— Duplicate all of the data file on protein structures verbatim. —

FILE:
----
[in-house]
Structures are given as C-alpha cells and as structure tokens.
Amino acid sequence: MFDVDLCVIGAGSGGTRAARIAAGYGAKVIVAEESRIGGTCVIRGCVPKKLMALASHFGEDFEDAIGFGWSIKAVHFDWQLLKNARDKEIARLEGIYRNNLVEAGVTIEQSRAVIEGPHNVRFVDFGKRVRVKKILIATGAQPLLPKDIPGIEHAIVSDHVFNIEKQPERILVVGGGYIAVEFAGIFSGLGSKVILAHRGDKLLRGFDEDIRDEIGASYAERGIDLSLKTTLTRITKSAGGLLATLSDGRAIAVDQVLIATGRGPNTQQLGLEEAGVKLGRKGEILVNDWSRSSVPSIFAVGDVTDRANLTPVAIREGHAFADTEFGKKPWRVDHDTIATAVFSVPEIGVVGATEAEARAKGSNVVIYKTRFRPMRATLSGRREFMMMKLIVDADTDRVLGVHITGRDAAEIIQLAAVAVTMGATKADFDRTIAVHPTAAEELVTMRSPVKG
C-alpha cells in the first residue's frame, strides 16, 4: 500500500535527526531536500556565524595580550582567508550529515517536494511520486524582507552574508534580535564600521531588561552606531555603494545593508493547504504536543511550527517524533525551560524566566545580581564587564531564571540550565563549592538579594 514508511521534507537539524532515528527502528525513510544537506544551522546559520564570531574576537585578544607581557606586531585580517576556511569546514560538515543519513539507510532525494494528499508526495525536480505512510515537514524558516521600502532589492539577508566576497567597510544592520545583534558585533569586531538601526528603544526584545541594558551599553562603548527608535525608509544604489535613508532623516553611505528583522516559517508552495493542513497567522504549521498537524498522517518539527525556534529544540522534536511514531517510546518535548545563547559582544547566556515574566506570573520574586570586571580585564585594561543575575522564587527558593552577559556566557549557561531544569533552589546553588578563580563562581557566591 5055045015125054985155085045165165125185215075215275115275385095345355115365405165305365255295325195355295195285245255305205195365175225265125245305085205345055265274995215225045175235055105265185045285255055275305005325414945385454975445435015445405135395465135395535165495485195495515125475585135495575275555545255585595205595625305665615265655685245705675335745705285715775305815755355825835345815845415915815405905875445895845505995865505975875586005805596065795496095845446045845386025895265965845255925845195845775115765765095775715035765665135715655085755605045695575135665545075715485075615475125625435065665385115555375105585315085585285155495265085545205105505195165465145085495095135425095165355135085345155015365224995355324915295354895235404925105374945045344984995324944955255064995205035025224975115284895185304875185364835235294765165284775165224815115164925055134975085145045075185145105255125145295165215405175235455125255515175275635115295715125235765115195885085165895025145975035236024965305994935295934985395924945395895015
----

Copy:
[in-house]
Structures are given as C-alpha cells and as structure tokens.
Amino acid sequence: MFDVDLCVIGAGSGGTRAARIAAGYGAKVIVAEESRIGGTCVIRGCVPKKLMALASHFGEDFEDAIGFGWSIKAVHFDWQLLKNARDKEIARLEGIYRNNLVEAGVTIEQSRAVIEGPHNVRFVDFGKRVRVKKILIATGAQPLLPKDIPGIEHAIVSDHVFNIEKQPERILVVGGGYIAVEFAGIFSGLGSKVILAHRGDKLLRGFDEDIRDEIGASYAERGIDLSLKTTLTRITKSAGGLLATLSDGRAIAVDQVLIATGRGPNTQQLGLEEAGVKLGRKGEILVNDWSRSSVPSIFAVGDVTDRANLTPVAIREGHAFADTEFGKKPWRVDHDTIATAVFSVPEIGVVGATEAEARAKGSNVVIYKTRFRPMRATLSGRREFMMMKLIVDADTDRVLGVHITGRDAAEIIQLAAVAVTMGATKADFDRTIAVHPTAAEELVTMRSPVKG
C-alpha cells in the first residue's frame, strides 16, 4: 500500500535527526531536500556565524595580550582567508550529515517536494511520486524582507552574508534580535564600521531588561552606531555603494545593508493547504504536543511550527517524533525551560524566566545580581564587564531564571540550565563549592538579594 514508511521534507537539524532515528527502528525513510544537506544551522546559520564570531574576537585578544607581557606586531585580517576556511569546514560538515543519513539507510532525494494528499508526495525536480505512510515537514524558516521600502532589492539577508566576497567597510544592520545583534558585533569586531538601526528603544526584545541594558551599553562603548527608535525608509544604489535613508532623516553611505528583522516559517508552495493542513497567522504549521498537524498522517518539527525556534529544540522534536511514531517510546518535548545563547559582544547566556515574566506570573520574586570586571580585564585594561543575575522564587527558593552577559556566557549557561531544569533552589546553588578563580563562581557566591 5055045015125054985155085045165165125185215075215275115275385095345355115365405165305365255295325195355295195285245255305205195365175225265125245305085205345055265274995215225045175235055105265185045285255055275305005325414945385454975445435015445405135395465135395535165495485195495515125475585135495575275555545255585595205595625305665615265655685245705675335745705285715775305815755355825835345815845415915815405905875445895845505995865505975875586005805596065795496095845446045845386025895265965845255925845195845775115765765095775715035765665135715655085755605045695575135665545075715485075615475125625435065665385115555375105585315085585285155495265085545205105505195165465145085495095135425095165355135085345155015365224995355324915295354895235404925105374945045344984995324944955255064995205035025224975115284895185304875185364835235294765165284775165224815115164925055134975085145045075185145105255125145295165215405175235455125255515175275635115295715125235765115195885085165895025145975035236024965305994935295934985395924945395895015